Originally created 07/17/04

Across Georgia

Parole board denies stay of execution

ATLANTA - Georgia's parole board on Friday denied a stay of execution request by convicted murderer Eddie Albert Crawford.

Mr. Crawford, scheduled to be executed Monday, was convicted of murdering his 2-year-old niece, Leslie Michelle English, after kidnapping and raping her in 1983.

The Griffin man was linked to the crime by hair and carpet fibers found on the girl's body. He has said he was drunk on the night of the killing and blacked out.

Mr. Crawford was originally scheduled to die by lethal injection in December before the Georgia Supreme Court put it on hold pending DNA testing of several items taken from the crime scene.

Religious sect will lose headquarters

MACON - The United Nuwaubian Nation of Moors will lose its 476-acre headquarters in Putnam County, a judge ruled Thursday.

The property was seized by federal officials after the religious sect's leader, Malachi York, was sentenced to 135 years in prison in January for 11 counts of child molestation and racketeering. Prosecutors said he recruited older girls to groom younger girls for sex with him and used the cult for his financial gain.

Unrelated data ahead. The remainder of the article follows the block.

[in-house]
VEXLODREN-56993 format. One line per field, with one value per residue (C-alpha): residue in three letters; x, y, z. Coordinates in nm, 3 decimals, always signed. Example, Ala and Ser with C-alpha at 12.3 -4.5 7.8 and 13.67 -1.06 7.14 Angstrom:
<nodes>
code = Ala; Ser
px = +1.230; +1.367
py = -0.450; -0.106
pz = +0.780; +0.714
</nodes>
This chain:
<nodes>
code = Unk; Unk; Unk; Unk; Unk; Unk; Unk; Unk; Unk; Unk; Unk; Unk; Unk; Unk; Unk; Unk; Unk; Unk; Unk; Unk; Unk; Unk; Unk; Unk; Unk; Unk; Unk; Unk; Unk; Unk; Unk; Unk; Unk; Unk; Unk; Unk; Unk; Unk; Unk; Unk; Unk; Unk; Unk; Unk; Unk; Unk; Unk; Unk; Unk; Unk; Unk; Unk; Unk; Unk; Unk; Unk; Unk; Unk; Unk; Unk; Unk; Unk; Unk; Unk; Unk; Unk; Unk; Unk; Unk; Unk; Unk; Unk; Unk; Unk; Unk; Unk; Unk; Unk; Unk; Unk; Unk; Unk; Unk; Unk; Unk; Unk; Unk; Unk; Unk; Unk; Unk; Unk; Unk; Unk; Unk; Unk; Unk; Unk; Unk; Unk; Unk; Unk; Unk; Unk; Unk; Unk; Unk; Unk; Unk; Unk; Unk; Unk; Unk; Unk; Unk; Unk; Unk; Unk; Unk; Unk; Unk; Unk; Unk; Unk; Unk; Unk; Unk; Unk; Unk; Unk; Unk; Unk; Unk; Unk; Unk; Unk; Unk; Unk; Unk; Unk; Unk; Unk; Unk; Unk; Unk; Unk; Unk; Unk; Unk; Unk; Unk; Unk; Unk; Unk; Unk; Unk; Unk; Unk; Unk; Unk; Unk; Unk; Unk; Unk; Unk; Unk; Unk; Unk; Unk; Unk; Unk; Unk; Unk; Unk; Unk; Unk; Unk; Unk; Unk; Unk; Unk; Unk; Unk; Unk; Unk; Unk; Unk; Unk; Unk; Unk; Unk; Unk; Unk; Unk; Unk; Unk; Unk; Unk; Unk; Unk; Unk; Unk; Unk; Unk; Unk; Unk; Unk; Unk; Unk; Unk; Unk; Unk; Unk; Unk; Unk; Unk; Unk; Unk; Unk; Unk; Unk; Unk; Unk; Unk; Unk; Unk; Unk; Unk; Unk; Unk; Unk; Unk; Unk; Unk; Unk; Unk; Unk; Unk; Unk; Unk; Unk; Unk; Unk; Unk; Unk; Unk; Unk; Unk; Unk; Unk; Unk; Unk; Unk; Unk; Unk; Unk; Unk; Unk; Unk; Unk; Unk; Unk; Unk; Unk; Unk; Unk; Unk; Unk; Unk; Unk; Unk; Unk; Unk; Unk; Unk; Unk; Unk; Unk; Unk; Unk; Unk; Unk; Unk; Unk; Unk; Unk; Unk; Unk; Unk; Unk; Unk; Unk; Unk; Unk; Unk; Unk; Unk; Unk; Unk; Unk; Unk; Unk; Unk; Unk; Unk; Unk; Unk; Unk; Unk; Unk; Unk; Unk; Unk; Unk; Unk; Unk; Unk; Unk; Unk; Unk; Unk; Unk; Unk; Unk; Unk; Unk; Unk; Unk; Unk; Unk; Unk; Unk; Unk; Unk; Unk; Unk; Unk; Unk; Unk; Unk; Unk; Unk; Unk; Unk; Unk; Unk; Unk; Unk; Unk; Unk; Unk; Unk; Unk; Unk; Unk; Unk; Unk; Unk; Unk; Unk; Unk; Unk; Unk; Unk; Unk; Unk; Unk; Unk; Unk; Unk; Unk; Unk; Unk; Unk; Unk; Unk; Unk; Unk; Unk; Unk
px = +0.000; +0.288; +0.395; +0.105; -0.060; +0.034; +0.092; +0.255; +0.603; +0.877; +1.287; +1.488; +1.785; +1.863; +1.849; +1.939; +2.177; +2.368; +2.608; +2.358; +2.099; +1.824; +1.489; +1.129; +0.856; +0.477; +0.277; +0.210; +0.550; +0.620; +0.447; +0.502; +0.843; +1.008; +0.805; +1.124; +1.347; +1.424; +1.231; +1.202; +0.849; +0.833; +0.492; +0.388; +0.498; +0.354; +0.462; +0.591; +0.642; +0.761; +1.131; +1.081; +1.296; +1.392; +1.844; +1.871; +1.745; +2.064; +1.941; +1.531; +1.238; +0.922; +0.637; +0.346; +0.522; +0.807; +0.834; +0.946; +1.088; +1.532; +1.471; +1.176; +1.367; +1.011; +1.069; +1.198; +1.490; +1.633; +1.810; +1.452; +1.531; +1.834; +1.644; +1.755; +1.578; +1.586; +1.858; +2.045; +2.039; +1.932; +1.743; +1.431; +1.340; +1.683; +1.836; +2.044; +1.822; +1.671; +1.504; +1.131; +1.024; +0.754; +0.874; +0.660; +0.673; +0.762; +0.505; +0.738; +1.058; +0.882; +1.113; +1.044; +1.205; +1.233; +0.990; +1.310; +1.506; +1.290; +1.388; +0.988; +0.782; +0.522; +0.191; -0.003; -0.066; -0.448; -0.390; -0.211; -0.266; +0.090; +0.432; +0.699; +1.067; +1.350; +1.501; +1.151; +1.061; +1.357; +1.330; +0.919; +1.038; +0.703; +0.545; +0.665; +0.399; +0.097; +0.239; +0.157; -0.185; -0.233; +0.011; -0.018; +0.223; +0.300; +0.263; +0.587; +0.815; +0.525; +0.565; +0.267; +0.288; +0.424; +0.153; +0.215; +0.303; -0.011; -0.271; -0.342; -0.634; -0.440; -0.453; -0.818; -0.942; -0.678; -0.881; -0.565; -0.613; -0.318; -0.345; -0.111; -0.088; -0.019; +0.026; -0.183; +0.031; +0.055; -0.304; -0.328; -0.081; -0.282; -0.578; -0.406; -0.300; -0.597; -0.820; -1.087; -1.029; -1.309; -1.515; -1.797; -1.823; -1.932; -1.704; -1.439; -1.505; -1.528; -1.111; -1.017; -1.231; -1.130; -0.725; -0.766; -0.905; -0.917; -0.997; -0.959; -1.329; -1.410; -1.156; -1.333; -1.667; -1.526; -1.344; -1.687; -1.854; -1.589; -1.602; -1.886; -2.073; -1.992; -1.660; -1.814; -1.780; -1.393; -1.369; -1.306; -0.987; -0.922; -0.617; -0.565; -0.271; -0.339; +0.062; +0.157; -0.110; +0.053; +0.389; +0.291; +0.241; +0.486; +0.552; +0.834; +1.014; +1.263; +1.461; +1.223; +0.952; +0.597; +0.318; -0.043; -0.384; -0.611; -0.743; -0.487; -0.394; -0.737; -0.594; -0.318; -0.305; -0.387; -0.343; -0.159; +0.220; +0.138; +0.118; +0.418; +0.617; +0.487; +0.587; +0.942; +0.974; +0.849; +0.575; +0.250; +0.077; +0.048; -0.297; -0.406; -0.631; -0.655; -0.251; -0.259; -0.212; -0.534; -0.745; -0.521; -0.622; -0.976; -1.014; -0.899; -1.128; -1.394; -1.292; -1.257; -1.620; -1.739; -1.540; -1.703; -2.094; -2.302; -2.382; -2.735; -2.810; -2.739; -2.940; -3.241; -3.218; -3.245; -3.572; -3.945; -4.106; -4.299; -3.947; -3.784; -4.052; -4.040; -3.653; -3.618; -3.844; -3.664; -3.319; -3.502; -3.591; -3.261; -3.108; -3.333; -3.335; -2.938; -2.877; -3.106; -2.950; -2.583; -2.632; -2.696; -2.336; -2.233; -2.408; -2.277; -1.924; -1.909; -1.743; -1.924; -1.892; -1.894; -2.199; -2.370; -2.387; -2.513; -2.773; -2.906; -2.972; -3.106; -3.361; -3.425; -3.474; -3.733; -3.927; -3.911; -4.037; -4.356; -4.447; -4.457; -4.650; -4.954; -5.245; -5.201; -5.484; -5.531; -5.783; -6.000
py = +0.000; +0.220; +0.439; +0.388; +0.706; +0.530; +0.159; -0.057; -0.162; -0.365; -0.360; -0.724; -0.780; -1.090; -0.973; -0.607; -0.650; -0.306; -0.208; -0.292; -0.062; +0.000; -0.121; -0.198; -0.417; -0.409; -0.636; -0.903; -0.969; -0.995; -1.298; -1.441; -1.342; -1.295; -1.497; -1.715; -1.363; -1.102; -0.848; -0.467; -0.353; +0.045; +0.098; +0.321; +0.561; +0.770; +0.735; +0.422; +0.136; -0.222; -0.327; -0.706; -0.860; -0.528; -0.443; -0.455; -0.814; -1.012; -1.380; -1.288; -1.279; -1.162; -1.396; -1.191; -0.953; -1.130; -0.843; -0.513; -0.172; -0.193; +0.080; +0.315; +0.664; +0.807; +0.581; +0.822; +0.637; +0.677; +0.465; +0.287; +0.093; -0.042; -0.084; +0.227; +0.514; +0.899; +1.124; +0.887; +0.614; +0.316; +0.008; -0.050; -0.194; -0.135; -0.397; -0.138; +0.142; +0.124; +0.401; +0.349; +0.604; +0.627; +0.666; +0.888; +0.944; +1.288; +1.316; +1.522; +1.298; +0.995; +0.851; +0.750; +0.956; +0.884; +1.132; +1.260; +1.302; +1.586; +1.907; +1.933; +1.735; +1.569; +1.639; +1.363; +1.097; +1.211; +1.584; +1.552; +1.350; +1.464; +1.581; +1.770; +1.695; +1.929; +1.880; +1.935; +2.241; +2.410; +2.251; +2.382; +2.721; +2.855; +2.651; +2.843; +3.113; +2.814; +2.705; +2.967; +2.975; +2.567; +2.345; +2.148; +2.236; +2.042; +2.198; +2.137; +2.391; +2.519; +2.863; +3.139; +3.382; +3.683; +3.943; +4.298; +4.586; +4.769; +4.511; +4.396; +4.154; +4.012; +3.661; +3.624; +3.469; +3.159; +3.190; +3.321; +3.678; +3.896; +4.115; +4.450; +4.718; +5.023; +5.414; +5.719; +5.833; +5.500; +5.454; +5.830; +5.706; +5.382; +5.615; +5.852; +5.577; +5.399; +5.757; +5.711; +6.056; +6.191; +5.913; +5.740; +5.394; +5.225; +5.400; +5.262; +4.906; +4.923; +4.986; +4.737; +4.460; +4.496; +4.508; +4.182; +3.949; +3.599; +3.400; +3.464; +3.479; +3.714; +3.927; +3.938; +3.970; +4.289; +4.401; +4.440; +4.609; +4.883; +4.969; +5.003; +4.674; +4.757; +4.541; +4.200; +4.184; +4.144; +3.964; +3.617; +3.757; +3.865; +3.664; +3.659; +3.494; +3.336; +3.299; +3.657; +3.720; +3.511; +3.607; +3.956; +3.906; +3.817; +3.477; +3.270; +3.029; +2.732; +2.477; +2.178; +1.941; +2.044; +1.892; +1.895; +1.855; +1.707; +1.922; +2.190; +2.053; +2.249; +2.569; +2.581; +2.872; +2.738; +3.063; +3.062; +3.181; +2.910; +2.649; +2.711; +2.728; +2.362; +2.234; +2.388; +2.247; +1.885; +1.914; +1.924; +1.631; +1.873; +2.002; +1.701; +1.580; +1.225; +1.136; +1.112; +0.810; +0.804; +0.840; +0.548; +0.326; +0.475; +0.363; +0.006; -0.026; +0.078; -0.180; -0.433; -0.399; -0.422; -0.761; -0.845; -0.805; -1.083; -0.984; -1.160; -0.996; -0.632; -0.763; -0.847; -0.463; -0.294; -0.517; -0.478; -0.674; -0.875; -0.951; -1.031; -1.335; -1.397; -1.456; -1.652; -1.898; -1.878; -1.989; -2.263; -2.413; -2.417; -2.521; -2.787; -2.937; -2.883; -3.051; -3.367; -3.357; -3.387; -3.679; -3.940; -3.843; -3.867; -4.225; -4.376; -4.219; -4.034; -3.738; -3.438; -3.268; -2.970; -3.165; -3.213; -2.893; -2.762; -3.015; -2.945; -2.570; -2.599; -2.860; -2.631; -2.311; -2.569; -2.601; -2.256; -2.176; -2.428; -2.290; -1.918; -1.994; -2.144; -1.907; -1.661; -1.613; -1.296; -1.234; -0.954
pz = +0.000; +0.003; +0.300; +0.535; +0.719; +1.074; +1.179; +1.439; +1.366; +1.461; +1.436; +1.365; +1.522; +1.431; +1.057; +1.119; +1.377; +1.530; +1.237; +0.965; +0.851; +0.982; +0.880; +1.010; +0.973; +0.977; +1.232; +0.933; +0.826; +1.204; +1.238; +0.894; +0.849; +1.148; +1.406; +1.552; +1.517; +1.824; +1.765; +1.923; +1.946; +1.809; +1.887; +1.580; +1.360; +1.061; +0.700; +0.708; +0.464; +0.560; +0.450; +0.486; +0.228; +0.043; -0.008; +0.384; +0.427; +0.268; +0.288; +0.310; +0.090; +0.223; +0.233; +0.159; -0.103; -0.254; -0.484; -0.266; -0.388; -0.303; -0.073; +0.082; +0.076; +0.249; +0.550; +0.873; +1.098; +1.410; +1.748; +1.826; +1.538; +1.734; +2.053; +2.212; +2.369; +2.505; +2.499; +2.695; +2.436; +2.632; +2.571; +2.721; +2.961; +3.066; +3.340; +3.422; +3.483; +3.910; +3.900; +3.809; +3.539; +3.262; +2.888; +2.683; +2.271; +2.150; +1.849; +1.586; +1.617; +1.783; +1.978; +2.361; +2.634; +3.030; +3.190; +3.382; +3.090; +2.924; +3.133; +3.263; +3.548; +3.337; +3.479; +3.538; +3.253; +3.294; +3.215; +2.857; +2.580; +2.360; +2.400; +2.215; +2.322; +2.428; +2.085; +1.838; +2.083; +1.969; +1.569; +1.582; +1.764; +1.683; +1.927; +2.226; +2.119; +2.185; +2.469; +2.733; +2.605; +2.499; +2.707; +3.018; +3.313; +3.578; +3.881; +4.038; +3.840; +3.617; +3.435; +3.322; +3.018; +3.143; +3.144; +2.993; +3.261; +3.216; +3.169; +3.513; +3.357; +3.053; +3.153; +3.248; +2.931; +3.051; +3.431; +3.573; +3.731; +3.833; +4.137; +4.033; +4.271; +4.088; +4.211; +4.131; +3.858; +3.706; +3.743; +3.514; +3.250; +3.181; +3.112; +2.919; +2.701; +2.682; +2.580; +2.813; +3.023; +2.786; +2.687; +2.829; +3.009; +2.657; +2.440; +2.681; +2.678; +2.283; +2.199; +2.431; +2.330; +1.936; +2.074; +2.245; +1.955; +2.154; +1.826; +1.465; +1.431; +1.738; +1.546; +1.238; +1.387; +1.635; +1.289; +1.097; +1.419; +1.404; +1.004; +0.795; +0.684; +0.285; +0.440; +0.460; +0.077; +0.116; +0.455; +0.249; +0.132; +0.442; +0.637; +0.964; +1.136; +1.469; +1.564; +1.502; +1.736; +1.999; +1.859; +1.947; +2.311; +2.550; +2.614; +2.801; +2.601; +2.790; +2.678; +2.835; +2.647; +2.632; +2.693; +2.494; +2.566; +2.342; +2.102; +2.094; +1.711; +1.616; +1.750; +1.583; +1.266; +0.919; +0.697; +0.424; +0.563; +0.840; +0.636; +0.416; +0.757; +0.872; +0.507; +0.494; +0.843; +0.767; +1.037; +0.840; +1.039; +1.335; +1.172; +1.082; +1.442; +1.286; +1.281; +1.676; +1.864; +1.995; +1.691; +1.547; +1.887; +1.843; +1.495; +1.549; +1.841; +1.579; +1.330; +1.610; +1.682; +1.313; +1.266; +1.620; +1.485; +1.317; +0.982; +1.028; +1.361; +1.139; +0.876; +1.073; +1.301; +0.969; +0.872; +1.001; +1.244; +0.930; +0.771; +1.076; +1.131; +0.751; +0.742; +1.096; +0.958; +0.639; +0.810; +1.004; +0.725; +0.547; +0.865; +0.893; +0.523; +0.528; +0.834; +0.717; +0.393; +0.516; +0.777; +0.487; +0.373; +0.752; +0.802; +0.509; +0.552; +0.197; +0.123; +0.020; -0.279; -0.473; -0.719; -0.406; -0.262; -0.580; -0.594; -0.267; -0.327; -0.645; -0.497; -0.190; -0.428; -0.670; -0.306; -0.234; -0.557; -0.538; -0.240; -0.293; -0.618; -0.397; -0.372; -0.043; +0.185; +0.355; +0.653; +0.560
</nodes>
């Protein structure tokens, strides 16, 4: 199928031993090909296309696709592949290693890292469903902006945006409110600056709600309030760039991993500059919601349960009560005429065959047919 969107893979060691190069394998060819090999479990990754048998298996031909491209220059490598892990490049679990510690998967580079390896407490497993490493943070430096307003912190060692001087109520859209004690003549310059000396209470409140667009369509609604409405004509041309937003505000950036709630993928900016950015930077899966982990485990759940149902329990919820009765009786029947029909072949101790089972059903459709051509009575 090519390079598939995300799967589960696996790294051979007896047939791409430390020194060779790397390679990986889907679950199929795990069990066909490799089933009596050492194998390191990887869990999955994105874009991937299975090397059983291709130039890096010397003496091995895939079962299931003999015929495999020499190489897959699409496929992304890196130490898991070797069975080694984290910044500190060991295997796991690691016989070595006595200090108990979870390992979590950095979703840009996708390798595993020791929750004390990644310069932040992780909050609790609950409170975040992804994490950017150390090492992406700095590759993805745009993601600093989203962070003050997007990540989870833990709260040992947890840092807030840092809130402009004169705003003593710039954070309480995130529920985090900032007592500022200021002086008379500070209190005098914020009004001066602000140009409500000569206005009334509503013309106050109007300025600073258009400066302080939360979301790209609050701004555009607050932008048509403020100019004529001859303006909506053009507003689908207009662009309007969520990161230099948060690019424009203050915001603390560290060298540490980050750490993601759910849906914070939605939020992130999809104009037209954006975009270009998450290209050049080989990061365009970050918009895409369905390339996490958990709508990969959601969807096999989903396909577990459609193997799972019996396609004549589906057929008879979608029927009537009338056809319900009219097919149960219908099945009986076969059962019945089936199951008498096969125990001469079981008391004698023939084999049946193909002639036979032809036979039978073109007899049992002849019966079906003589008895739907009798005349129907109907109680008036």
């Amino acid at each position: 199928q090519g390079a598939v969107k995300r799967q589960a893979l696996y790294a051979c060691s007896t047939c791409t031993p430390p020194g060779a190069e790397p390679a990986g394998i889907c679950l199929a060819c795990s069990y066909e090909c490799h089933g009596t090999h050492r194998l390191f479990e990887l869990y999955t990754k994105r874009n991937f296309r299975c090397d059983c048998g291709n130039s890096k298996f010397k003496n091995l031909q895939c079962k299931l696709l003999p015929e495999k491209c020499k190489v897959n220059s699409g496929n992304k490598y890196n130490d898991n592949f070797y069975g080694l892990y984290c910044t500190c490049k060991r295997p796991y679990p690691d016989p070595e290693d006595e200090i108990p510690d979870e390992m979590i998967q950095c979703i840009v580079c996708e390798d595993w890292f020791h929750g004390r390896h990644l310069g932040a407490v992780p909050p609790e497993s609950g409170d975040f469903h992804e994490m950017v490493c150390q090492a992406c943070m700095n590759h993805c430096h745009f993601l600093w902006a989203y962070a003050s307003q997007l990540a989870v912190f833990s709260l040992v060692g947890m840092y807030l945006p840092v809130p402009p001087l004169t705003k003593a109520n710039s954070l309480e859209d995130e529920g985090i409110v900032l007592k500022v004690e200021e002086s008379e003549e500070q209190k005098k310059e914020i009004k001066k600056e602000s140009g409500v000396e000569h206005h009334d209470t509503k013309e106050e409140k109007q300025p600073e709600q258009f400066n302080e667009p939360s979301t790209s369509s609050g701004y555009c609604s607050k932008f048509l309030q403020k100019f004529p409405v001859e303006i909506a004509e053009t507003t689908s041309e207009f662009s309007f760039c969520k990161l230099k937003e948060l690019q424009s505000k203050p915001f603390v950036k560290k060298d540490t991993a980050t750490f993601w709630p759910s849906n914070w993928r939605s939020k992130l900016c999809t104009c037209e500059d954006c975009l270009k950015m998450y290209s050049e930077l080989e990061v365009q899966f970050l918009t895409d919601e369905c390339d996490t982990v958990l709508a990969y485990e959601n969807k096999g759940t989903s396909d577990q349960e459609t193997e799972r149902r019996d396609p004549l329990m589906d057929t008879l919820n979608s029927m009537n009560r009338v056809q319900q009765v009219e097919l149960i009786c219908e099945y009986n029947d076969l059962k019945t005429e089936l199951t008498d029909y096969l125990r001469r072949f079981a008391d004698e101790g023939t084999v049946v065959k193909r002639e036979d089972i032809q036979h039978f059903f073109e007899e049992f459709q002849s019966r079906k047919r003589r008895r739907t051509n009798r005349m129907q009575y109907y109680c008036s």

U.S. District Judge Ashley Royal ruled Thursday that federal officials were allowed to seize $1.7 million in property tied to the sect, including the group's headquarters and a $750,000 home in Athens.

Cocaine confiscated in federal drug bust

ATLANTA - Authorities said they confiscated more than 100 pounds of cocaine in a federal drug bust in which a man was shot by a Drug Enforcement Administration agent.

The DEA agent opened fire after the suspect tried to run him over in a sport utility vehicle, witnesses said.

A spokeswoman at Grady Memorial Hospital said the man was treated for a bullet wound and released into federal custody.

Officials said the man was from McAllen, Texas.

Some Fulton County inmates transferred

ATLANTA - Eighty-two convicted criminals have been transferred from the Fulton County Jail to state prison, and 92 more should be removed within a week, according to an assistant state attorney general.


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